He had told her it sounded all right. It didn't, of course, but if she could face up to things without a fuss, so could he. He spent another night with Mrs. Mello — in a guest room that was mostly ruffles — and in the morning, after breakfast, she made him a peanut-butter sandwich for his lunch and helped him close up his suitcase. And then she took him to the bus station. It was very nice of her, of course, but she made a fuss and she chirped, like a sparrow at Gran's old bird feeder. She made a fuss, she chirped, and she kept patting him. And the worst part was, she insisted on pinning a label to the pocket of his shirt, explaining him to the world: JOSEPH CASIMIR — TO MIDVILLE — WILL BE MET BY MISS MYRA CASIMIR. "There now!" she chirped, patting him one last time. "You'll have a dandy trip! And when you're on your way, I'll go tell your sweetie of a grandma what a fine, plucky lad you are!" Joe didn't like being called a fine, plucky lad, but he didn't say so. He just swallowed around his irritation, bobbed his head to mean goodbye, and climbed aboard the bus.
Alone at last, he had chosen his seat with care — all the way to the back, and no one to share it. He made sure of that by putting the paper bag with his lunch in it on the seat nearest the aisle. It was a pink paper bag with big white daisies printed on it, exactly the kind of paper bag someone like Mrs. Mello would collect. Under any other circumstances, he'd have hidden it. But now, well, at least people would notice it and not try to sit down next to him. And then, when the bus had left the station, groaning past the eye of Mrs. Mello, he took the label off his pocket, tore it up into very small pieces, and stuffed it into an ashtray in the armrest.
And now he was settling himself for the long angle down southwest across the state with five or six hours ahead of him for thinking. Mostly it was good to have time alone for thinking, but there were questions he couldn't answer, questions that were taking up room in his head and wouldn't go away. What would it be like in Midville? No school, at least, but without it, how could he find someone to talk to? Or was he just supposed to sit in Aunt Myra's living room and stare at the television? And what would Aunt Myra be like? He hadn't seen her for a long, long time. He didn't remember ever seeing her. If there were a lot of people waiting to meet the bus, how would he know which one she was? How would she know him?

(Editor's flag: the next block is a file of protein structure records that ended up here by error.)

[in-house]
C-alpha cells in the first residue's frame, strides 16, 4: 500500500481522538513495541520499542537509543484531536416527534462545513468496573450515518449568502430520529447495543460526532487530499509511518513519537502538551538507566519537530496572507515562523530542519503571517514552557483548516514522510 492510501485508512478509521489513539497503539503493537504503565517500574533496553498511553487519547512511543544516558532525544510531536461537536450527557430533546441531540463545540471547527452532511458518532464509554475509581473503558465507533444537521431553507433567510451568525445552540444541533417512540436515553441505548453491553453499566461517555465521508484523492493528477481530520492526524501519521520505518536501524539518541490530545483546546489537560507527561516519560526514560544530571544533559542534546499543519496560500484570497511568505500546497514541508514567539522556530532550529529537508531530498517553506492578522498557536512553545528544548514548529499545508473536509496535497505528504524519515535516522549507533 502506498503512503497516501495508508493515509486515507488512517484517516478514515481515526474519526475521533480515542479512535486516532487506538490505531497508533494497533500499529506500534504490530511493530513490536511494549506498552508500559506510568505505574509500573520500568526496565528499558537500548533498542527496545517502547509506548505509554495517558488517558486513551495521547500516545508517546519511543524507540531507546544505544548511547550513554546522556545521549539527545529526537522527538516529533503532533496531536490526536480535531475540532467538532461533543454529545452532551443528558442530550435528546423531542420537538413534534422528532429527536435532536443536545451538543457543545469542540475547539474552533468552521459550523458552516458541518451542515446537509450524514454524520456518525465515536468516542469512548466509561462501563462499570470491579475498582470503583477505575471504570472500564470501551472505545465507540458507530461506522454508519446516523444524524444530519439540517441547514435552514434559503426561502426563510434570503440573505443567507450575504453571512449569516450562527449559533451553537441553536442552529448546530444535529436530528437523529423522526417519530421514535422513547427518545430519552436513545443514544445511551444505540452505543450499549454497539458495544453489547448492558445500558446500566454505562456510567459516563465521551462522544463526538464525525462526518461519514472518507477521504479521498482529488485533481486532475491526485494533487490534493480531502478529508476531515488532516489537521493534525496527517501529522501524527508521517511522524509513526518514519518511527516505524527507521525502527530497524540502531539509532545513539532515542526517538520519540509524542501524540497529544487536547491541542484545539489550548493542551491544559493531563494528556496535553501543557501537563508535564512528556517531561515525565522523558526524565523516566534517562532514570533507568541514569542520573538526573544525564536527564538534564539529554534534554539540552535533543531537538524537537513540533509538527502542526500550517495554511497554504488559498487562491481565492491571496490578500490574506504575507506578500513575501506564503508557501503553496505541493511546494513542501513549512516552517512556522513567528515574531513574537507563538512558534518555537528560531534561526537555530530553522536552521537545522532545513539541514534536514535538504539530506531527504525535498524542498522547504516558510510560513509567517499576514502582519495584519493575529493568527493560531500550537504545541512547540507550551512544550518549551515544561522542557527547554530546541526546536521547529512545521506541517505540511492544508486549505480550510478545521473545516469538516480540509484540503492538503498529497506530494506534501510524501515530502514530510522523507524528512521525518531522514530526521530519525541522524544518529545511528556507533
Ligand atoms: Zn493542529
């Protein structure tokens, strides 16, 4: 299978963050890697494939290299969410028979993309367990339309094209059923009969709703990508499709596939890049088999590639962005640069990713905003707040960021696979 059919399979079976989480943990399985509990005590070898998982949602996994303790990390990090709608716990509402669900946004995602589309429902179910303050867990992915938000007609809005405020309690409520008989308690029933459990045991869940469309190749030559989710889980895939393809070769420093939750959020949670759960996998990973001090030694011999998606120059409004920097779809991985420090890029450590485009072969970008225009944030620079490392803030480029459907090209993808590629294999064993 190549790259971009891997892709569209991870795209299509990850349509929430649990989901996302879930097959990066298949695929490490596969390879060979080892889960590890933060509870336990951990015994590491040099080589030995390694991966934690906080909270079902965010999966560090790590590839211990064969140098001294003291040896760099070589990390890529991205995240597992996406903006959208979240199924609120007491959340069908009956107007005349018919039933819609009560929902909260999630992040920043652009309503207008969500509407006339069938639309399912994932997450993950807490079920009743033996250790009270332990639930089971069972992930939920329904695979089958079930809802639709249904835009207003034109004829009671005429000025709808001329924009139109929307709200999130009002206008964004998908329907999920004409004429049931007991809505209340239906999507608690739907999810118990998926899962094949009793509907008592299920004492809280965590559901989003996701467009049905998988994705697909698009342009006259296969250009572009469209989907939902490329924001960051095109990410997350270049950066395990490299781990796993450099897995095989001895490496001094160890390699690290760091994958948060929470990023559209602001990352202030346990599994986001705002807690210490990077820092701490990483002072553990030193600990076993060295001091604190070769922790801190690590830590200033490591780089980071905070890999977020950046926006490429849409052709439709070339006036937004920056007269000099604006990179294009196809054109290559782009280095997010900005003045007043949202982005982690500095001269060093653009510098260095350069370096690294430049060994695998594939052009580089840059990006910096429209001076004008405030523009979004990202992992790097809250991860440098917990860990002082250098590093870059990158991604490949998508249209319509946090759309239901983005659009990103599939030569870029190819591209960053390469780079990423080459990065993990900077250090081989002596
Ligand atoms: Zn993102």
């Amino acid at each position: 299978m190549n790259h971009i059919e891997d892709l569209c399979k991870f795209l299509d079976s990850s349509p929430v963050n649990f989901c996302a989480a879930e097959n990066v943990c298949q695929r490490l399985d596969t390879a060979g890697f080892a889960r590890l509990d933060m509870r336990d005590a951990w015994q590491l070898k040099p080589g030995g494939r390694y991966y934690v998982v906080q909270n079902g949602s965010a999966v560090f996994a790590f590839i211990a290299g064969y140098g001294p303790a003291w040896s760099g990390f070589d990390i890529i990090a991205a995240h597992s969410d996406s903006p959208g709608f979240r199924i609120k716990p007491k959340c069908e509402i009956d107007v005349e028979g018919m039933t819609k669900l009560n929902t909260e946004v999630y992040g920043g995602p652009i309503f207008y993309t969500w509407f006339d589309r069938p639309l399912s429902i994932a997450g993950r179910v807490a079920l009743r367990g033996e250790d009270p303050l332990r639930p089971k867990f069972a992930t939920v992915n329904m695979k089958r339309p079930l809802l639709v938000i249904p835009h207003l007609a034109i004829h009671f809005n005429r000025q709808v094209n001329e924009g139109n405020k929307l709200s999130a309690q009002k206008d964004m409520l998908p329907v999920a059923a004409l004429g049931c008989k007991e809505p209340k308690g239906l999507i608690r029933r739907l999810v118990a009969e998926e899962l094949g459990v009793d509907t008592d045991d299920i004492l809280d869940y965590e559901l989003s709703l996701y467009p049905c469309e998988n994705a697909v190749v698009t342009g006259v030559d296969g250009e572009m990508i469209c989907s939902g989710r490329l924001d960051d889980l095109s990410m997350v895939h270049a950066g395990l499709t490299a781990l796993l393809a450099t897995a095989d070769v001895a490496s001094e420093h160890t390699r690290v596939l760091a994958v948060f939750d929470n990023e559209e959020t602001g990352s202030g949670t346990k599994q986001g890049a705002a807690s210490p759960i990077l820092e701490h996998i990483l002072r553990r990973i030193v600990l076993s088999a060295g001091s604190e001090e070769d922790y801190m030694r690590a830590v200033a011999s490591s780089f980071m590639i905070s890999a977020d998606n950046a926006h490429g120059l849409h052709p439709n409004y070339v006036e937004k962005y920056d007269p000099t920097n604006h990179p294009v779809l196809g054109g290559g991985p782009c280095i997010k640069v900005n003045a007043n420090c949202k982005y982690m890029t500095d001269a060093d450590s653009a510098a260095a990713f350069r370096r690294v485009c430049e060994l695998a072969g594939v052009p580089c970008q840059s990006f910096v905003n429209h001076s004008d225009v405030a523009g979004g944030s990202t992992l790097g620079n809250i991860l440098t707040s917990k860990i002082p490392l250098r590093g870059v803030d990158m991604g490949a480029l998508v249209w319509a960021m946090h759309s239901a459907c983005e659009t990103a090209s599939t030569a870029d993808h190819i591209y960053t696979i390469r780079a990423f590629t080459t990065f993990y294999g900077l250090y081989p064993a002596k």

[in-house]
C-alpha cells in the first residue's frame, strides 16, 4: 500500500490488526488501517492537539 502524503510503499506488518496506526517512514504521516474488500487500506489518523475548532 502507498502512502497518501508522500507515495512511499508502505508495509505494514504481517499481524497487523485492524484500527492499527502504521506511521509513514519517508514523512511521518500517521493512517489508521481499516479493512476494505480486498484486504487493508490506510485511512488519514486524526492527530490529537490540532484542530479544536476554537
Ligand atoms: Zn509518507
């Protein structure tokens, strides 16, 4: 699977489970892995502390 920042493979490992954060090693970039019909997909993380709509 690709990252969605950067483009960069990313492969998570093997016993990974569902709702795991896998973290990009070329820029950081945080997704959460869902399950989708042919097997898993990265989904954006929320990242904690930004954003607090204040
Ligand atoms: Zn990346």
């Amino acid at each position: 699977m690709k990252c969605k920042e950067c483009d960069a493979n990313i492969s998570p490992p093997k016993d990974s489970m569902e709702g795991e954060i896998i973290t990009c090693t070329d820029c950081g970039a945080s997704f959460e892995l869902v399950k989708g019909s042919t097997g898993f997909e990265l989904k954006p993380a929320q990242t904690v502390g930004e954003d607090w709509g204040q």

He wondered, too, about his friends back in Willowick. What would they be doing while he was gone? Would they wish he was still around? Or would they just yawn and go ahead with summer? Emily Crouse . . . but he decided to try and put her out of his mind. He could get along without Emily Crouse. Of course he could. But he found himself hoping she'd notice he was gone.
And then he told himself it was dumb to think about things like that. After all, he'd be going back pretty soon. But it seemed as if what was happening now must be what it felt like to go away forever. There was this blank stretch of time, with the old place left behind, when you might as well be no one. You've been someone, with people all around who know you, but then you up and leave, and the old place disappears as if it never had been real to begin with. You leave it, and while you're on your way, you feel as if you're disappearing, too. But he didn't have to feel like that. He was only going off for a little while. Gran would be okay, and he'd go back to living in Willowick.
From The Moon Over High Street by Natalie Babbitt. Copyright 2012 by Natalie Babbitt. Excerpted by permission of Michael di Capua Books.